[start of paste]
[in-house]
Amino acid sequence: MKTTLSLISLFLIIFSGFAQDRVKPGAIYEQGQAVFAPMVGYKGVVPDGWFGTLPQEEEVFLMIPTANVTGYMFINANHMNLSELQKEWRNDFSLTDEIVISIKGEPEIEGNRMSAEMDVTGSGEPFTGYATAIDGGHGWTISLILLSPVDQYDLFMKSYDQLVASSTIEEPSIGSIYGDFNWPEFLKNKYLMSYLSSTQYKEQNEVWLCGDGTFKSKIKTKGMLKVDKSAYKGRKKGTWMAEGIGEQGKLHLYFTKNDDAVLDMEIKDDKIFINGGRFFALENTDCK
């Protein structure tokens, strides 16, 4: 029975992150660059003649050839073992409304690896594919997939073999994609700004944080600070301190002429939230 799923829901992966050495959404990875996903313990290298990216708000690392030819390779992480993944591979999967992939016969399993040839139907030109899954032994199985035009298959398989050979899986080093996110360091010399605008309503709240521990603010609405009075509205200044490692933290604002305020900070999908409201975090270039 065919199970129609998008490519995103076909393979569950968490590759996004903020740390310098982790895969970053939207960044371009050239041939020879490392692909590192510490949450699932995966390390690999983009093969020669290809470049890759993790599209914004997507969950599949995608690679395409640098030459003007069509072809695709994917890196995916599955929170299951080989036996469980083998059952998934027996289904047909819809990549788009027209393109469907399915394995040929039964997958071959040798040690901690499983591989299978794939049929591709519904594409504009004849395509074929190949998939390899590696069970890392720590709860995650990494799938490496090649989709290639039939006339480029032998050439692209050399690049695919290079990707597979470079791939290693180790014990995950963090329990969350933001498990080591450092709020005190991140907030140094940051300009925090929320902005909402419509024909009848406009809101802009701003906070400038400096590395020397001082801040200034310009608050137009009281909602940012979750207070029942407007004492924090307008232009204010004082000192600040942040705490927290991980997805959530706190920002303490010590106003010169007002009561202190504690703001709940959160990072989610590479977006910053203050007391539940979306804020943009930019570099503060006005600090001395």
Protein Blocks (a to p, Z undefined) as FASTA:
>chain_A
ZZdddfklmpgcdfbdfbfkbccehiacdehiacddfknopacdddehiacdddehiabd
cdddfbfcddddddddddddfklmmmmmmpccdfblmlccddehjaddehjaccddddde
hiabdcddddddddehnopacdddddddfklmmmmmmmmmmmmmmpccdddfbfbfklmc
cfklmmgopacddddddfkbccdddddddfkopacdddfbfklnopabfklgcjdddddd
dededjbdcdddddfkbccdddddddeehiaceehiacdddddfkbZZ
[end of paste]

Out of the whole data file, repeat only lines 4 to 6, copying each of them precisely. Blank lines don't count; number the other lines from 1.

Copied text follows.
Protein Blocks (a to p, Z undefined) as FASTA:
>chain_A
ZZdddfklmpgcdfbdfbfkbccehiacdehiacddfknopacdddehiacdddehiabd